The worse scenario is when the woman was forced into sex. These circumstances can be horrifically devastating and associated with a life-wrenching experience. The male perpetrator might have very undesirable attributes. Drugs and venereal disease affecting not only the mother but also the embryo and eventually the child might be factors. Under such conditions, how could anyone have the right to force a victimized pregnant female to prolong her agony into an unwanted pregnancy and then into lifelong motherhood? This presumption of judgment is an act of violence against women—not an act of love for the only conscious life at stake i.e., the mother’s.

There are other negative scenarios, one of which is when a pregnancy occurs between two young innocent people unaware of the consequences. Unless they have supporting parents ready and able to help them through the pregnancy and then to raise the child, the young mother will be in a dire situation. Shouldn’t she be given a safe opportunity, through an early-enough abortion, to have a chance to bring a child into the world on her own terms at a later time in her life? Or, for her lack of awareness concerning sexual matters, should she be condemned to a punishment that will affect her for the rest of her life?

Regardless of the circumstances, no one has the right to decide for a woman and potential mother what might turn out to be the most momentous event in her life. Such a decision by others ignores that her very life is about her own choices and experiences. A woman or young girl should not be punished because of the prejudices of others—particularly Christians who should remember the principle of, “Do to others as you would want them to do to you.”

Preventing abortion cannot be rationalized by the claim that it is to safeguard life especially given our dismal track record as a society and in as much as we so often disregard the basic needs of poor youth including how we treat poor single mothers. Claiming to save life by banning abortion is a proposition with the stench of hypocrisy. If there are very undesirable factors pertaining to a pregnancy, it is criminal to insist that the pregnancy be pursued against the mother’s wishes for an early abortion when we know that there is no possibility of eliminating a conscious life. Therefore, it should remain a private matter and not a societal one. Further, if we believe that the Soul selects its human circumstances, we should also believe that the Soul would stay clear of a fetus intended to be aborted.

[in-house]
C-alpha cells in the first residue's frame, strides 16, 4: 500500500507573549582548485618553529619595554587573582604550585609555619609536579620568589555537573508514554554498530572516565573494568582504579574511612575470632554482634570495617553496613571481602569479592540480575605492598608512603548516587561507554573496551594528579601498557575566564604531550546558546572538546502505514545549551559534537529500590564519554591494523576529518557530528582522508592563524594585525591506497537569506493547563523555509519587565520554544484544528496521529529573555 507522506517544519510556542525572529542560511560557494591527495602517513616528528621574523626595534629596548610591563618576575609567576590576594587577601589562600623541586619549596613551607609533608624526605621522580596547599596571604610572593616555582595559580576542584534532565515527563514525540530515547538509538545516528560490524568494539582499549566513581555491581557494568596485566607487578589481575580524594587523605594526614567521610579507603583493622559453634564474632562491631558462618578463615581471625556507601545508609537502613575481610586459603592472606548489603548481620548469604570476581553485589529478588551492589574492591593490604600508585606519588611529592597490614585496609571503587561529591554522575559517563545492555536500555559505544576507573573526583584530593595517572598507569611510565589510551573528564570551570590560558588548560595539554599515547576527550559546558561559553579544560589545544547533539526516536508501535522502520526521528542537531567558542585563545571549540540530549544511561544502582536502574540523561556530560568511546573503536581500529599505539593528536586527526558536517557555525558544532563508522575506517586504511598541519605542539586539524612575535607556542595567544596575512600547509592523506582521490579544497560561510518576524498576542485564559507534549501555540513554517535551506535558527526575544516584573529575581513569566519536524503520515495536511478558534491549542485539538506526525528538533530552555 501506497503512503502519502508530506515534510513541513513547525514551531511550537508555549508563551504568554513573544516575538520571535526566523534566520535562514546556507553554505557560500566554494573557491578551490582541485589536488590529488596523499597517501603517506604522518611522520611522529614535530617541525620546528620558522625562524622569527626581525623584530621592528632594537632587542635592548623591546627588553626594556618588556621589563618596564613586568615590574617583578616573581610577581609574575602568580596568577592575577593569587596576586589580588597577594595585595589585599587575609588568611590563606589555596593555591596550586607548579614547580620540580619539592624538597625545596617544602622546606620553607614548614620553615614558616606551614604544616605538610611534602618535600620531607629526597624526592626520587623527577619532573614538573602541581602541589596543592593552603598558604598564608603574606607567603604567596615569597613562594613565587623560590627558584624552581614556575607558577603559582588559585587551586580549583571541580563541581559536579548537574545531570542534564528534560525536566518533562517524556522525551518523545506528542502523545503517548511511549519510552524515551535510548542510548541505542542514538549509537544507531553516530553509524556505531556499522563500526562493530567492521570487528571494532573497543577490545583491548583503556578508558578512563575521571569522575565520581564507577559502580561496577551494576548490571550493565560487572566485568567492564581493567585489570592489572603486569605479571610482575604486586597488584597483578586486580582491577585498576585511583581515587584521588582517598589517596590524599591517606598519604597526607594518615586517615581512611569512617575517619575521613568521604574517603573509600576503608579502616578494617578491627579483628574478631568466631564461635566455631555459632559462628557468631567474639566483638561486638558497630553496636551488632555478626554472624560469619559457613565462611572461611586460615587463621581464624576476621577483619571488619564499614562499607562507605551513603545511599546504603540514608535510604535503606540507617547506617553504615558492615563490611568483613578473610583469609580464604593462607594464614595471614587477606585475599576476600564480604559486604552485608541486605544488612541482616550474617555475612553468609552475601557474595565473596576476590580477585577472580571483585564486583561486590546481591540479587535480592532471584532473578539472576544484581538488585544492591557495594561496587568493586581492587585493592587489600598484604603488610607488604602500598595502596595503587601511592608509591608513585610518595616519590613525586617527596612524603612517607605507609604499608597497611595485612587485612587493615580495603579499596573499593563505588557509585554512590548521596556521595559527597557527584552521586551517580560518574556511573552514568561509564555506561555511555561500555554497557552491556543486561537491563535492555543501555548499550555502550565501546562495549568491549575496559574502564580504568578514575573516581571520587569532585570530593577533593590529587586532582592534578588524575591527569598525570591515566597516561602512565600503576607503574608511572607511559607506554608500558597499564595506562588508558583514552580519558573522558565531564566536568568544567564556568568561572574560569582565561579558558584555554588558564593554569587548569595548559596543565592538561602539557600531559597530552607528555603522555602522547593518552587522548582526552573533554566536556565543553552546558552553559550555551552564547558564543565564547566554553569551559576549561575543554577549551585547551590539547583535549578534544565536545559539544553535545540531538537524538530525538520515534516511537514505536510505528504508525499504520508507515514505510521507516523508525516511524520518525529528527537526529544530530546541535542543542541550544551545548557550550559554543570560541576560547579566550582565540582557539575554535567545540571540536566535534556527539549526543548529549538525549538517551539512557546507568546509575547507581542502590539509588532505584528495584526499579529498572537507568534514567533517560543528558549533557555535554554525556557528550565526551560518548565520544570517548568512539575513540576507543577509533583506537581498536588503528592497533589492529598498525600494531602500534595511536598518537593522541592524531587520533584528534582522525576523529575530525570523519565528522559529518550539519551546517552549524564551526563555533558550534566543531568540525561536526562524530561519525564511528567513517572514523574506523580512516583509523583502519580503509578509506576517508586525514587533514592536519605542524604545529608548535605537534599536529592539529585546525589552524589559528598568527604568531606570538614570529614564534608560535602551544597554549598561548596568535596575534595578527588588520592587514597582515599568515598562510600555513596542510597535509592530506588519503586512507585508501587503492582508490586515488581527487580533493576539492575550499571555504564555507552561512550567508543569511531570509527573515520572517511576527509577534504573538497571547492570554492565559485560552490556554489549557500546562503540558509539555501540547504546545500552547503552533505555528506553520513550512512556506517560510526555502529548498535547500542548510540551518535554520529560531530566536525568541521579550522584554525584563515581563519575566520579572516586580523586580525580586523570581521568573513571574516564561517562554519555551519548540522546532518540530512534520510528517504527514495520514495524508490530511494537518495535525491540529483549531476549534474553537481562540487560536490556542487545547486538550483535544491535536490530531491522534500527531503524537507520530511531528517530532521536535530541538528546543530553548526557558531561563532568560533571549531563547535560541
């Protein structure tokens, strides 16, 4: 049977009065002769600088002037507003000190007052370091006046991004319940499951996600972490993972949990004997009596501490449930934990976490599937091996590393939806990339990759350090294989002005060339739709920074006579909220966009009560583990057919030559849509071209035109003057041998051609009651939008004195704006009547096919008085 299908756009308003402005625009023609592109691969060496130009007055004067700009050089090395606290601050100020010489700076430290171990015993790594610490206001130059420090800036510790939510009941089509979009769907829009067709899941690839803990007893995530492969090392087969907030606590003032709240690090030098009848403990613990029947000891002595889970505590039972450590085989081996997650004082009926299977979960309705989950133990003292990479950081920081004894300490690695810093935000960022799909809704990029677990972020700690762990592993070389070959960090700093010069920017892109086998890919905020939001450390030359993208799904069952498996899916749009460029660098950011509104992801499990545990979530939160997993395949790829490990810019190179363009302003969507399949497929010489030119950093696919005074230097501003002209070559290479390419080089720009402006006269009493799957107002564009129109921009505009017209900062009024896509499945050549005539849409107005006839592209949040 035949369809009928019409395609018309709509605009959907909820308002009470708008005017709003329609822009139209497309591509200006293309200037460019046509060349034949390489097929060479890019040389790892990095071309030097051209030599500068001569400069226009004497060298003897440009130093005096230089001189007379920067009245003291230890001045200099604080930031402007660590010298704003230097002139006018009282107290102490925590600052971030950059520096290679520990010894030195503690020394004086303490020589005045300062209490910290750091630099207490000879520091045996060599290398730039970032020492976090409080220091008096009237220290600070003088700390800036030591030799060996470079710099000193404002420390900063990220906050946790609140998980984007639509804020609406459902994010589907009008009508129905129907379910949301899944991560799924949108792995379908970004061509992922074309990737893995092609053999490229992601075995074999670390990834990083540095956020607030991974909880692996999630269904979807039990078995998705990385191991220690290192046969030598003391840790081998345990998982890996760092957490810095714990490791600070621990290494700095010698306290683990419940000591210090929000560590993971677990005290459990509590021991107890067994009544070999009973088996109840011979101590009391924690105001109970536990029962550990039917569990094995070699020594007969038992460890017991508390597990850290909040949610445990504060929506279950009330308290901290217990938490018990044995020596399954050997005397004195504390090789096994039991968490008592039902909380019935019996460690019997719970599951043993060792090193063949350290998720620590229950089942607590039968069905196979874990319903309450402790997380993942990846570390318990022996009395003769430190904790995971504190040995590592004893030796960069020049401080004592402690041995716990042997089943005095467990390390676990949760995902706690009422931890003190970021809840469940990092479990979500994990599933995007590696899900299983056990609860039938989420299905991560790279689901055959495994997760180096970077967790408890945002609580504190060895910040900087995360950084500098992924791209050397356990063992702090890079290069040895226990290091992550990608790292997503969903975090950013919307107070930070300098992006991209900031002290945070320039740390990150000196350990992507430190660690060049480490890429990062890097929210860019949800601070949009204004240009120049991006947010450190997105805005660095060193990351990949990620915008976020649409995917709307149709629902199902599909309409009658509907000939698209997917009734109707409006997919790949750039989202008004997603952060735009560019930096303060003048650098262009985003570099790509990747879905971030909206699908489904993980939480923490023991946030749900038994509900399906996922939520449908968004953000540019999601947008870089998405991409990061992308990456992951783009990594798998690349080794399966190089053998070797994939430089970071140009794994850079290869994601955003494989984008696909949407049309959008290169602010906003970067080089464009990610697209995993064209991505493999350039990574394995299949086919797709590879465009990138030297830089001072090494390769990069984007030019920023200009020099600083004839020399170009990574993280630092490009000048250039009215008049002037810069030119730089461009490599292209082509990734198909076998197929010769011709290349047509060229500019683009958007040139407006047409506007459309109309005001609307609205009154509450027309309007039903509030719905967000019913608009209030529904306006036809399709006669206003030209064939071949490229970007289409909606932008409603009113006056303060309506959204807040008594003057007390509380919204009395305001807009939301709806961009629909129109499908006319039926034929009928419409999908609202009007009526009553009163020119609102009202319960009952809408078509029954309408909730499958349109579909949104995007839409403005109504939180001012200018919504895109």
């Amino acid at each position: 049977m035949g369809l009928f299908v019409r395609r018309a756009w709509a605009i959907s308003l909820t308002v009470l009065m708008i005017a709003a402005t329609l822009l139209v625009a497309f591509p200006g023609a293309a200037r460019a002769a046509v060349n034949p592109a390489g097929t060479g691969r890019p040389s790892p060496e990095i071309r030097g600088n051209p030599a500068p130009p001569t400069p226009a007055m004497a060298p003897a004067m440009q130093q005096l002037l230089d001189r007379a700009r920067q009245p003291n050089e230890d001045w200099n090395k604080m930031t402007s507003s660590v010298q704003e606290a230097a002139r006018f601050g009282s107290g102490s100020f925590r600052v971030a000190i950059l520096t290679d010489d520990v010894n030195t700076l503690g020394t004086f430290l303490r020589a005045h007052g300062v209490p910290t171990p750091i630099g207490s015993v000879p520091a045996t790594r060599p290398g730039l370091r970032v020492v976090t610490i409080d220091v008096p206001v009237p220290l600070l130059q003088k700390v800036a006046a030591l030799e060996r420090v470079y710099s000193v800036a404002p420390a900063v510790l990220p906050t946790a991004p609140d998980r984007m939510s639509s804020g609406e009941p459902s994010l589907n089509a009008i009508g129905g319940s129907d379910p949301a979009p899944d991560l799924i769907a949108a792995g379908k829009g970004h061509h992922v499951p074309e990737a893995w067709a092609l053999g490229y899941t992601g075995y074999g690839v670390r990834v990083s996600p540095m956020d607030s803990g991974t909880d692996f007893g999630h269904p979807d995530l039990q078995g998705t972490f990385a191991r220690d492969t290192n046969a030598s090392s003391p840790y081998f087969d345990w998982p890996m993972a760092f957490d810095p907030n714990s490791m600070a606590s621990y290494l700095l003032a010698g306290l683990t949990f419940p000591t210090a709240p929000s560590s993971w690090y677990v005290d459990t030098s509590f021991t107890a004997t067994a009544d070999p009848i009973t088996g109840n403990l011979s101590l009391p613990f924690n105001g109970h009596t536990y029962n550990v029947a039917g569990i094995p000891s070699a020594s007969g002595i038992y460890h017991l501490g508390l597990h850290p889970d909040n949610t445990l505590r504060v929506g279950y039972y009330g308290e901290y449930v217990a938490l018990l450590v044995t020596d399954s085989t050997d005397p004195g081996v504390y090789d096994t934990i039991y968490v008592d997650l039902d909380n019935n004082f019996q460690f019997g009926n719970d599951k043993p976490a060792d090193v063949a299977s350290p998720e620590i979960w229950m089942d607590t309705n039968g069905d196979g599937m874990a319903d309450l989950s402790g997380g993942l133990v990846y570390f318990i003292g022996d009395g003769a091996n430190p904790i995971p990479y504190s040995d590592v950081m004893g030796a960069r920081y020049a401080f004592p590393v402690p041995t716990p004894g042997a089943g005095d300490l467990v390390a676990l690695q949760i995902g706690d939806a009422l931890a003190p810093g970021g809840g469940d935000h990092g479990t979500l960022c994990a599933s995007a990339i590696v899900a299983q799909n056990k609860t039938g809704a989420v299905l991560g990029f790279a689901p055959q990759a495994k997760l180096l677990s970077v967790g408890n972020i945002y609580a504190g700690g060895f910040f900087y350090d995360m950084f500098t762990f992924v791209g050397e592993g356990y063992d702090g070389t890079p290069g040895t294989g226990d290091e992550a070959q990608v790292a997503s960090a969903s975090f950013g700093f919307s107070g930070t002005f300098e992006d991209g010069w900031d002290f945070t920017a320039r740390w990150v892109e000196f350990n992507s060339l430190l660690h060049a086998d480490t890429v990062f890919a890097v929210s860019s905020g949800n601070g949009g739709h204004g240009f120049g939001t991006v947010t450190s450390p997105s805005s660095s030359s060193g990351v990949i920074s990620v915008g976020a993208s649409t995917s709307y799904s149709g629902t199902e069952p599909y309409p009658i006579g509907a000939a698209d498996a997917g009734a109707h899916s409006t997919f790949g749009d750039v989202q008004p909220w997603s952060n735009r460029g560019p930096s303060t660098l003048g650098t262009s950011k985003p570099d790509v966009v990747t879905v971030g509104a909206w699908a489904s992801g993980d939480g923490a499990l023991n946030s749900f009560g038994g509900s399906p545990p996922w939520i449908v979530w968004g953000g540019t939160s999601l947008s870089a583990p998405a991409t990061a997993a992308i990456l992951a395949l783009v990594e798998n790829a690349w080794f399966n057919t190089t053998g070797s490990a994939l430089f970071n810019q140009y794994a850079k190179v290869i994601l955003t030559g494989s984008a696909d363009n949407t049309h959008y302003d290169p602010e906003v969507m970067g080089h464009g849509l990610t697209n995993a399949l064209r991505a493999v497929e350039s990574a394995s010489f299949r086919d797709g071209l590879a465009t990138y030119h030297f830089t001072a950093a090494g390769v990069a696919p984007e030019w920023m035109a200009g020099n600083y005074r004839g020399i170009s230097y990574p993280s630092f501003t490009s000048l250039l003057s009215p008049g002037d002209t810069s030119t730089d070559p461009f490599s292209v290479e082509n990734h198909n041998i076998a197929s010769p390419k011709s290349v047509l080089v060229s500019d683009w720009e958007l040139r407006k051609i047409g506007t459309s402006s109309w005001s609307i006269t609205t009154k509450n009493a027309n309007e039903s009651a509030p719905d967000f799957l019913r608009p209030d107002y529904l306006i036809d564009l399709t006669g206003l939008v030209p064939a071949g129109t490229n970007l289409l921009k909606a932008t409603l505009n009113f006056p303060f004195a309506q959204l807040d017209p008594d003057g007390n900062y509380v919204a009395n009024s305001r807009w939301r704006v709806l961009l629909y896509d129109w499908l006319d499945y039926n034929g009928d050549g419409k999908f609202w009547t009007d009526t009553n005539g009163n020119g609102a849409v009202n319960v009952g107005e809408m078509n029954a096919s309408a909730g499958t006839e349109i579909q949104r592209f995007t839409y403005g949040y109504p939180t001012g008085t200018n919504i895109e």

A society that tolerates young single mothers and their children living in deep poverty—without proper health care and insurance, with limited to no education, without protection from hoodlums and gangs, and with the prospect of a low-skilled job or no job at all, including a high probability of prison—has no moral ground to stand on to impose its will on another conscious being i.e., a woman or girl.

The foregoing should not lead the reader to the rash conclusion that I would suggest that any and every unconscious life loses its right to live. But the issue of abortion forces us to establish a hierarchy of priority. It is within that conflict between the mother’s wishes and the alleged rights of the embryo that there is a need to make … yes, a choice. This choice can be made by seeking the higher truth found through the principle of consciousness. The conscious life should always take precedence over the unconscious one.

It is interesting to note that the majority of people pushing extreme laws to extreme limits—and to even cancel the possibility for a girl or a woman to have an abortion regardless of the circumstances—live in states which fight or ban any mandate to wear a mask during a pandemic. They cast their fight to not wear a mask under the principle that it is a matter of individual liberty. But why would the principle of individual liberty be applicable in the case of refusing to wear a mask during a pandemic, but not applicable in the case of a desired early abortion before a state of advanced pregnancy? Simply more hypocrisy! This is not science and there are none of the overarching Christian values of compassion, kindness, and love for others.
Jon Canas is the author of the book, Religion, Politics, and Reclaiming the Soul of Christianity: A Spiritual imperative for Our Time and Our Nation.